email this trip report
Surfbirds Home |
See More Trip Reports

 


The Low Countries - December 2008

Published by Mark Hows (mark AT hows.org.uk)


Snowy Owl

Snowy Owl video - click here


Introduction

This was a last minute trip originally planned for April next year, but being at a loose end I squeezed it in before Christmas and before I go back to work. The problem with moving the date is that one of my target species hibernates so the chances finding it would be very low - an excuse for a repeat visit! The bonus of going now would be the snowy owl in Belgium that had been showing well. I took the Norfolkline ferry from Dover to Dunkirk a return was £40 although a day trip is much cheaper. The trip was not purely wildlife watching, I did a lot of touristy things along the way. My targets were mainly geese which the low countries have several introduced species but there were real birds as well. I have done quite a bit of this trip in Plastic Fantastic I - So why return - well some new species I missed / did not know about before and during my last visit the weather was lousy, the weather this time yep just as bad. So apologies for the very dull pictures as the sun never showed itself and it drizzled or was misty constantly when not pouring with rain.

Monday 8th

The 4am Crossing arrived on time and I was quickly heading north, I arrived at Blankenberge, Belgium at 8am still in darkness. A petrol station breakfast and I headed into the area through the thick mist. It was not long before I bumped into a local birdwatcher, who had seen the owl last week. He tried a favoured area while I carried on up the road. A few minutes later he caught me up and had found the owl. W went back to the spot and it had gone from the field but we quickly located the snowy owl distantly on a fence post. A hide was closeby and offered a much closer view. We watched it for 5 mins before it flew over us and into a field. We relocated it but only the head could be seen distantly. A ringtail hen harrier was a nice bonus amongst some of the commoner species. After a couple of hours it was time to head off in search of the geese. Brent Geese were seen on the journey as was a white stork which was totally out of place in a field in the mist rather than soaring the thermals. Before more geese were the flamingo's, about a hour later I arrived at the flamingo site Krammersche Slikken Reserve, a rough legged buzzard was flushed from the entrance road. 36 Flamingo's are currently wintering here along with good numbers of geese, mostly greylag and greater white fronts although a couple of egyptian geese were also present. I climbed the bank of the dyke to be greeted by a very strong and very cold wind, making it hard to to take photos as did the distance of the flamingo's. Two lesser flamingos were easily picked out as was a lone carribean flamingo. The greater and chilean were more dfficult to separate at the distance but at least 7 greater perhaps a few more the remainder chilean. There were 7 black swans present at a similar distance to the flamingo's. Frozen solid and disapointed at my poor attempts at photography I headed off. My last stop was at Strijen. Here I was looking for Geese and there were thousands of them, mostly greater white fronted and greylags but mixed in were a few barnacles, pink foots and 20+ swan geese and swan geese hybrids. I eventually picked out 2 lesser white fronted geese which were flushed by a tractor and a brown hare finally opened the mammal account. Darkness forced me onwards.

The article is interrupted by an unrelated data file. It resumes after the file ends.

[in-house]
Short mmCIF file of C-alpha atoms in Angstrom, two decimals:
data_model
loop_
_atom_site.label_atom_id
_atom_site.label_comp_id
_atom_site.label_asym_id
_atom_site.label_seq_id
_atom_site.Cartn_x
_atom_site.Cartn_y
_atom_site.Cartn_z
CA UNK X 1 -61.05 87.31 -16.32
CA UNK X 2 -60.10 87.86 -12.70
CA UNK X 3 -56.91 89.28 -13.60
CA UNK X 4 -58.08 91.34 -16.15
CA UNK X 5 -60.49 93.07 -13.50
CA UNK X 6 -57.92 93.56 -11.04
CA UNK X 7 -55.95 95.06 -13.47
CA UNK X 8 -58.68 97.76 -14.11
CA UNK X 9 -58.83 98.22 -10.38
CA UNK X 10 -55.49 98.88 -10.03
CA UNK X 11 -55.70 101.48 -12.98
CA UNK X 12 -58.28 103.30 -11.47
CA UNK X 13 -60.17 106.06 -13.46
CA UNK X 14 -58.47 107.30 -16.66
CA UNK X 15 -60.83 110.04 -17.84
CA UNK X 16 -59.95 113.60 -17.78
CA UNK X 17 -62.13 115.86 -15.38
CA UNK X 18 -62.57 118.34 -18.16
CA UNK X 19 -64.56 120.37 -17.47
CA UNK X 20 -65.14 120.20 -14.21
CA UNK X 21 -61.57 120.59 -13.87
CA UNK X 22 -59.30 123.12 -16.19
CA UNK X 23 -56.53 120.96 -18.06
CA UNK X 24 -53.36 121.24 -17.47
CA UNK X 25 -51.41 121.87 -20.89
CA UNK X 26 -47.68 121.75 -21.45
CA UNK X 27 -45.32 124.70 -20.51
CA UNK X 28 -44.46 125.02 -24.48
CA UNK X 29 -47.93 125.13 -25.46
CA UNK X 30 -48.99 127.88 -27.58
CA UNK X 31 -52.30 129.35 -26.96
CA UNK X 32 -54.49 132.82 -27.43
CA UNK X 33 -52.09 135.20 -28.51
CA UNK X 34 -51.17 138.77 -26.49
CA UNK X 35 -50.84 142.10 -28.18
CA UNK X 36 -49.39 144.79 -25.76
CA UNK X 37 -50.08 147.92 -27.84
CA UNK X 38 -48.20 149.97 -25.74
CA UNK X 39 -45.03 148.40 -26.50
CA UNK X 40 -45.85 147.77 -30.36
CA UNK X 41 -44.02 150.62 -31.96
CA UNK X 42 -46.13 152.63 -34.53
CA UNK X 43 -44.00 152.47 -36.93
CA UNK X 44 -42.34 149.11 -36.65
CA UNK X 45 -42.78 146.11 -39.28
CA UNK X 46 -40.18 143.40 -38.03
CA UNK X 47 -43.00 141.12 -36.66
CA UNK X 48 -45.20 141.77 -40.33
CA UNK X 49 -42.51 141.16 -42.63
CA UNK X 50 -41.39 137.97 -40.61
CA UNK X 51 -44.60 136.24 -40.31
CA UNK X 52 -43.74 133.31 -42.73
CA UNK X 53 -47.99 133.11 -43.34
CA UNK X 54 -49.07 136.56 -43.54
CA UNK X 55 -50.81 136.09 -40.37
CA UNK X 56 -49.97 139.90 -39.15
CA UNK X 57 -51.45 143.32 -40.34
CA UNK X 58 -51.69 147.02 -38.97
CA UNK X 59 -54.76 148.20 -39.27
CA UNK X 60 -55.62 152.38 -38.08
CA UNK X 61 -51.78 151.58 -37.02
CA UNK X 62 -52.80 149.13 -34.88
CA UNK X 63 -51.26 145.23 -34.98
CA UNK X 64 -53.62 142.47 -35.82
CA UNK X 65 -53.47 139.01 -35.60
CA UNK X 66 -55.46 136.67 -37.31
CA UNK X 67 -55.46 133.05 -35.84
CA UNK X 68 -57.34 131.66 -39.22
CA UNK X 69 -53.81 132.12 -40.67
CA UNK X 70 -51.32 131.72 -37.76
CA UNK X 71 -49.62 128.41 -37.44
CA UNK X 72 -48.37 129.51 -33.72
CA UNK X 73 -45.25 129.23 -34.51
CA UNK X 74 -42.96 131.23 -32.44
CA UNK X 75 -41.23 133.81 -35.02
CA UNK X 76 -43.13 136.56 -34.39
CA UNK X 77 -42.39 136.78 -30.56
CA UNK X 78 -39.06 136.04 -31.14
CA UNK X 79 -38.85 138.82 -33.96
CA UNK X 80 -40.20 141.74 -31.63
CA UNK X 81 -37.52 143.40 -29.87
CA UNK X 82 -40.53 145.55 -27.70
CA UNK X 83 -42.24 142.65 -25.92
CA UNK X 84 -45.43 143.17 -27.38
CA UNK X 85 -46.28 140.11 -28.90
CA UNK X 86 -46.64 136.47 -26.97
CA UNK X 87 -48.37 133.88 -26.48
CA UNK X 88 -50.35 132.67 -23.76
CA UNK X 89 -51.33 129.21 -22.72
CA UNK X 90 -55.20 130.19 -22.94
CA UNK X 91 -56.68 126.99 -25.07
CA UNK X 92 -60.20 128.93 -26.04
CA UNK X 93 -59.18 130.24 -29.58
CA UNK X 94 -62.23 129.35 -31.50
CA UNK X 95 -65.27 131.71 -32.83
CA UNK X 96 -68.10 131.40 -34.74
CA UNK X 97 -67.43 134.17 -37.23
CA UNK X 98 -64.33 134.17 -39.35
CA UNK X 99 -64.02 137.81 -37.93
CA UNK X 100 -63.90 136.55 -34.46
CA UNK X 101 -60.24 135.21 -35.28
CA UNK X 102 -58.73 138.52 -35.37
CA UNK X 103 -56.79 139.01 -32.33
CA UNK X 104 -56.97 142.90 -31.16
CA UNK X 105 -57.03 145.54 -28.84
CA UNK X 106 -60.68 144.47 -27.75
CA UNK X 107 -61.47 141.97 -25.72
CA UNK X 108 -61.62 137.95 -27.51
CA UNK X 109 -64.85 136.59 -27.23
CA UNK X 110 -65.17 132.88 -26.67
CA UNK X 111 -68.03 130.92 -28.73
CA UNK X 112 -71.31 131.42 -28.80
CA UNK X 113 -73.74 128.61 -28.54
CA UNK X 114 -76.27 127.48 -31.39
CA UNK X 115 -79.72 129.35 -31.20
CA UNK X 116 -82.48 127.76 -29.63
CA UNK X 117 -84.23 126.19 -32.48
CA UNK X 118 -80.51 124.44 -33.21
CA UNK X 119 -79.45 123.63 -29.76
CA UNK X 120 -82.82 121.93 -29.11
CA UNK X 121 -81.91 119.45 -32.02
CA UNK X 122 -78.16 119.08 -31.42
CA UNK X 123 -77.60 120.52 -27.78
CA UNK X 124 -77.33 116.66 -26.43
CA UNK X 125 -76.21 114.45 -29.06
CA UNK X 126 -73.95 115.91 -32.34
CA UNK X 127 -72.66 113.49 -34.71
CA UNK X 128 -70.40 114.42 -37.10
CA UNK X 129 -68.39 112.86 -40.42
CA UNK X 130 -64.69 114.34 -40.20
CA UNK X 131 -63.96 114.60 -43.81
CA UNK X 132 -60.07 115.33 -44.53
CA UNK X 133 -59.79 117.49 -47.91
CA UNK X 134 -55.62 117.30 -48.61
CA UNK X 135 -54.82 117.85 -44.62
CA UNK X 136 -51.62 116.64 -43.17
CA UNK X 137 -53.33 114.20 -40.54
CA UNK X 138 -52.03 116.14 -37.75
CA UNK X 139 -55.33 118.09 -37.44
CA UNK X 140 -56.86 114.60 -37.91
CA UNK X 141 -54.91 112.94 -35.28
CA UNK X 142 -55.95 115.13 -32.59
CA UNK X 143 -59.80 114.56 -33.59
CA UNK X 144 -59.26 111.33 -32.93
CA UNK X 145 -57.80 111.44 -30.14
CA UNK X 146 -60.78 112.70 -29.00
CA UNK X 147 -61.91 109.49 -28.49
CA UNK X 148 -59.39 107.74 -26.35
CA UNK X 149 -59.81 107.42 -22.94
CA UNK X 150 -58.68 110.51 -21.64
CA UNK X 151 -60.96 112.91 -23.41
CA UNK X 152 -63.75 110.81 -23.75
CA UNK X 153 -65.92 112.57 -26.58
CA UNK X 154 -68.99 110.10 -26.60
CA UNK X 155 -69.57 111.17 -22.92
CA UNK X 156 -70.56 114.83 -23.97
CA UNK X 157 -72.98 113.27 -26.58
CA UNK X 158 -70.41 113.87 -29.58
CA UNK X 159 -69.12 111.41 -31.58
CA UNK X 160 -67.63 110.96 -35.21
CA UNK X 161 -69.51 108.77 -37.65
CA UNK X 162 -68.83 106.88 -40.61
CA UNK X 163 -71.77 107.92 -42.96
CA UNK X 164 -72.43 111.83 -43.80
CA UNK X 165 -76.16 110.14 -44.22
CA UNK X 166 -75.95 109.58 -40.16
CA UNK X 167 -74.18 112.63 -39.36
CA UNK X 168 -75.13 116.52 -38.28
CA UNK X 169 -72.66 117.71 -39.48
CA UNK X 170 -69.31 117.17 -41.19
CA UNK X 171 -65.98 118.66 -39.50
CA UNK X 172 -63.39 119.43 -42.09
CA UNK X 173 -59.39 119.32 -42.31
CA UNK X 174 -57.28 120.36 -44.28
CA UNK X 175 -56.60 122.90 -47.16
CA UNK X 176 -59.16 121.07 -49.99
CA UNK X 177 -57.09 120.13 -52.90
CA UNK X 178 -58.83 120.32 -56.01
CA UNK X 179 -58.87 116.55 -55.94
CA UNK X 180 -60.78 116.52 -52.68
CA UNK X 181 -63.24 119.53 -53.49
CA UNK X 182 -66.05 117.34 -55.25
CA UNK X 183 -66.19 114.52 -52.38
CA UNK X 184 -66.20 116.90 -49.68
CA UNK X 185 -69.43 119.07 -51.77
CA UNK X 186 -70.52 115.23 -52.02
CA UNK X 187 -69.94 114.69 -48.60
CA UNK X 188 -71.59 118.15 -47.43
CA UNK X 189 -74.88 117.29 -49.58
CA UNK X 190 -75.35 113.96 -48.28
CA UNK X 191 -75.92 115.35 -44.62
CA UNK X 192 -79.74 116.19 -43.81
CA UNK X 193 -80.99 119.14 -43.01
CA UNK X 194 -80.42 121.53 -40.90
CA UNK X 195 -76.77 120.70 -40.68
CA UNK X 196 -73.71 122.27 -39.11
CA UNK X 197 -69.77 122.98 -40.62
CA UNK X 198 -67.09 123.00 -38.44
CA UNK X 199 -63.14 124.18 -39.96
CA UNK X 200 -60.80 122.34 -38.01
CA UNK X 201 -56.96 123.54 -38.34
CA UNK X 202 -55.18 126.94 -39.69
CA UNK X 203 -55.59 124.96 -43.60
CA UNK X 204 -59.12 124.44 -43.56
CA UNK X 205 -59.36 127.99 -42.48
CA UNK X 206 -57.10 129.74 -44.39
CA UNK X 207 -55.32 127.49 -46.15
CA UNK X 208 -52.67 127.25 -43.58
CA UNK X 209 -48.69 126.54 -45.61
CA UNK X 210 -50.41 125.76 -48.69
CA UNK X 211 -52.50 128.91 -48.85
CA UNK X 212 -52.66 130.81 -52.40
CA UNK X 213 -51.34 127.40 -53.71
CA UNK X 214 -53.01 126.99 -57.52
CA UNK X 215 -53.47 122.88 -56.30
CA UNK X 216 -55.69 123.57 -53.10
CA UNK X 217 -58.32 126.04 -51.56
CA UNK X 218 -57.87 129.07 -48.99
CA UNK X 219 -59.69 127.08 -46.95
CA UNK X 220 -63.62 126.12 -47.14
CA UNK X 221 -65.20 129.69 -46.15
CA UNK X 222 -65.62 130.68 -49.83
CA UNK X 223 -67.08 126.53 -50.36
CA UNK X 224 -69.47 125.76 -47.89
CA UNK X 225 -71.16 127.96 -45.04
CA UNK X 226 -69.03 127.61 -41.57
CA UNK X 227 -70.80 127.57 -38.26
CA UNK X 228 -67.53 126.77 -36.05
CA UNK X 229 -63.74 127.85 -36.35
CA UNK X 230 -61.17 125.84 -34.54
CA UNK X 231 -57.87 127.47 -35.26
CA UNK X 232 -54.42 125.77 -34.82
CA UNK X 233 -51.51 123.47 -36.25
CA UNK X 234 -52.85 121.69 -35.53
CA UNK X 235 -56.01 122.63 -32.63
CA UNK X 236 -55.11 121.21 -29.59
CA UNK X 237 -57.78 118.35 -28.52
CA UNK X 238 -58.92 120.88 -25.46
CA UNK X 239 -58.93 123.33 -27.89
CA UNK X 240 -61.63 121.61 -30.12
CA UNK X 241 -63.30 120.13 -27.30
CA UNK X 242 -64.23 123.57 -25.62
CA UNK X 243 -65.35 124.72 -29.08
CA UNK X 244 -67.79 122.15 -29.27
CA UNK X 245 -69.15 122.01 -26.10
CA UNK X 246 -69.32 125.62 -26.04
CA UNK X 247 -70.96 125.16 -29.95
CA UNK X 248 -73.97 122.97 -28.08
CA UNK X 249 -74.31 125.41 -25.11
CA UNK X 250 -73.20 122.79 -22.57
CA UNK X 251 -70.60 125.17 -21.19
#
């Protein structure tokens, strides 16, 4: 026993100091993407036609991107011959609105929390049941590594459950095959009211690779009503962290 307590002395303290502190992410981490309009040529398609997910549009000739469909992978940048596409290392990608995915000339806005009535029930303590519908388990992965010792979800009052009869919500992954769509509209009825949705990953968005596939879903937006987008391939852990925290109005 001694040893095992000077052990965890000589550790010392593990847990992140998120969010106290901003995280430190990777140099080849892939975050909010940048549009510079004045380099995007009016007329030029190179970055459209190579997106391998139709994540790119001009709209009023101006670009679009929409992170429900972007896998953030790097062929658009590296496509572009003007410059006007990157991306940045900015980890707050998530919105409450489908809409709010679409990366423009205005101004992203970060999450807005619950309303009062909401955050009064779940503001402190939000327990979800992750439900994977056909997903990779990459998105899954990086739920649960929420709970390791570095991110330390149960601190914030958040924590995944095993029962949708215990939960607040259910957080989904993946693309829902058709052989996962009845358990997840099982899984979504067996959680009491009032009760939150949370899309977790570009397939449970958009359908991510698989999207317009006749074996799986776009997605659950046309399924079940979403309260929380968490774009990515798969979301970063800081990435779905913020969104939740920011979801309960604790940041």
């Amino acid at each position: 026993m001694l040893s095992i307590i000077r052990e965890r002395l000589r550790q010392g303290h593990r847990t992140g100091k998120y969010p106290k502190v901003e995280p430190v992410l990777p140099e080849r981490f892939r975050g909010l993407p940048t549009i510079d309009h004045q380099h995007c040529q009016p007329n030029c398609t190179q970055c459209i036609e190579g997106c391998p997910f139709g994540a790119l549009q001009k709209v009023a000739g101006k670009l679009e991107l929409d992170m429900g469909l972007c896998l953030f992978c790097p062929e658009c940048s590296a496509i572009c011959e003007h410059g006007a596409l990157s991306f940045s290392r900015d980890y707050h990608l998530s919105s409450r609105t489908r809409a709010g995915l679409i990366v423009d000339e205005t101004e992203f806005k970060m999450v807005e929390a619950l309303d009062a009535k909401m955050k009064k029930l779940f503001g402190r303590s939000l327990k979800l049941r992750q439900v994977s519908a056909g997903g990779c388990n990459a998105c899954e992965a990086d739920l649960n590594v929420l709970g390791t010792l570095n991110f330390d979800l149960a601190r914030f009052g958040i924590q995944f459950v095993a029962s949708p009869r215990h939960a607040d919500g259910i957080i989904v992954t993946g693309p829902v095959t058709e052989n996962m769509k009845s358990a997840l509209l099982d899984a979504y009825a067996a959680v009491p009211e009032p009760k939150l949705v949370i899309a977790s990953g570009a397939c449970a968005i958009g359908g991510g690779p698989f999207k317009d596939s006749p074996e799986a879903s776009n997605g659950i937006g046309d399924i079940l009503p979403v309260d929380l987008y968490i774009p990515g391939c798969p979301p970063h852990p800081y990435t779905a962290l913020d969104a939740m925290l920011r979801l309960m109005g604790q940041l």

Tuesday 9th